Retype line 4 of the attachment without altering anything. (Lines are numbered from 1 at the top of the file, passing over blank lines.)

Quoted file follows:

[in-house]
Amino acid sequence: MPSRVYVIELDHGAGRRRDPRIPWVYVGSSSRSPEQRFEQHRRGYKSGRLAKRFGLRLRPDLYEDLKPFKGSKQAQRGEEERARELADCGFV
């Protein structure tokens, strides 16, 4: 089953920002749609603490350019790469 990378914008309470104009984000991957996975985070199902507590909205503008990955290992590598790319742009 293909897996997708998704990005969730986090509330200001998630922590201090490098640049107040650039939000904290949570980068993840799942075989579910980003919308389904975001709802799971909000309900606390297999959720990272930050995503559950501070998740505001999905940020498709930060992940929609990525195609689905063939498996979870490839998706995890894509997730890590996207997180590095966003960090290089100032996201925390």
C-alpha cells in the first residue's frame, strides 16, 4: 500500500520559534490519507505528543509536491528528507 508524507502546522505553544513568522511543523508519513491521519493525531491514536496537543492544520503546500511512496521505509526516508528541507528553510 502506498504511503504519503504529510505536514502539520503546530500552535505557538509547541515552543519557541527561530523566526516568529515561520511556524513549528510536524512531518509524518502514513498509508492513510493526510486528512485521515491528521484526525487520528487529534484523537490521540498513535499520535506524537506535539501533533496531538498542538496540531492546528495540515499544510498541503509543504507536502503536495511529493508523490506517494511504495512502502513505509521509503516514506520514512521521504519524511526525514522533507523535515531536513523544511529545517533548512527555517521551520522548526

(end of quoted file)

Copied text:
C-alpha cells in the first residue's frame, strides 16, 4: 500500500520559534490519507505528543509536491528528507 508524507502546522505553544513568522511543523508519513491521519493525531491514536496537543492544520503546500511512496521505509526516508528541507528553510 502506498504511503504519503504529510505536514502539520503546530500552535505557538509547541515552543519557541527561530523566526516568529515561520511556524513549528510536524512531518509524518502514513498509508492513510493526510486528512485521515491528521484526525487520528487529534484523537490521540498513535499520535506524537506535539501533533496531538498542538496540531492546528495540515499544510498541503509543504507536502503536495511529493508523490506517494511504495512502502513505509521509503516514506520514512521521504519524511526525514522533507523535515531536513523544511529545517533548512527555517521551520522548526